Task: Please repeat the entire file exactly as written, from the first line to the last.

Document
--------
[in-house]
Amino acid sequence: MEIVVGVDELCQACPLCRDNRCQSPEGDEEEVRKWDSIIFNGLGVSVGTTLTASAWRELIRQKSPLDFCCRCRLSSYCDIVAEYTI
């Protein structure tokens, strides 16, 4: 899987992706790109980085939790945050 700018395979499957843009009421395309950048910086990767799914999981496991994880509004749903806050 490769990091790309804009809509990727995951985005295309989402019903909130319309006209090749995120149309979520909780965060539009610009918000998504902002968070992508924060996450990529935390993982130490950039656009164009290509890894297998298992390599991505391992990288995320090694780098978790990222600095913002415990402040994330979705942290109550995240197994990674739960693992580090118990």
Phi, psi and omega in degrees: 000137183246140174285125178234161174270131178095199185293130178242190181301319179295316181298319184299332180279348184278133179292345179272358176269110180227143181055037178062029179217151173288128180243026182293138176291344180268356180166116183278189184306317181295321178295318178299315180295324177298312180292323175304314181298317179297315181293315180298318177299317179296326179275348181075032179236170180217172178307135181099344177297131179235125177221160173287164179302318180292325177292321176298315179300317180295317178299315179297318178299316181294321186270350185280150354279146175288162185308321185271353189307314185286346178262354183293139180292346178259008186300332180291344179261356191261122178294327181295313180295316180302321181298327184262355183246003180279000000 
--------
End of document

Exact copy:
[in-house]
Amino acid sequence: MEIVVGVDELCQACPLCRDNRCQSPEGDEEEVRKWDSIIFNGLGVSVGTTLTASAWRELIRQKSPLDFCCRCRLSSYCDIVAEYTI
């Protein structure tokens, strides 16, 4: 899987992706790109980085939790945050 700018395979499957843009009421395309950048910086990767799914999981496991994880509004749903806050 490769990091790309804009809509990727995951985005295309989402019903909130319309006209090749995120149309979520909780965060539009610009918000998504902002968070992508924060996450990529935390993982130490950039656009164009290509890894297998298992390599991505391992990288995320090694780098978790990222600095913002415990402040994330979705942290109550995240197994990674739960693992580090118990």
Phi, psi and omega in degrees: 000137183246140174285125178234161174270131178095199185293130178242190181301319179295316181298319184299332180279348184278133179292345179272358176269110180227143181055037178062029179217151173288128180243026182293138176291344180268356180166116183278189184306317181295321178295318178299315180295324177298312180292323175304314181298317179297315181293315180298318177299317179296326179275348181075032179236170180217172178307135181099344177297131179235125177221160173287164179302318180292325177292321176298315179300317180295317178299315179297318178299316181294321186270350185280150354279146175288162185308321185271353189307314185286346178262354183293139180292346178259008186300332180291344179261356191261122178294327181295313180295316180302321181298327184262355183246003180279000000 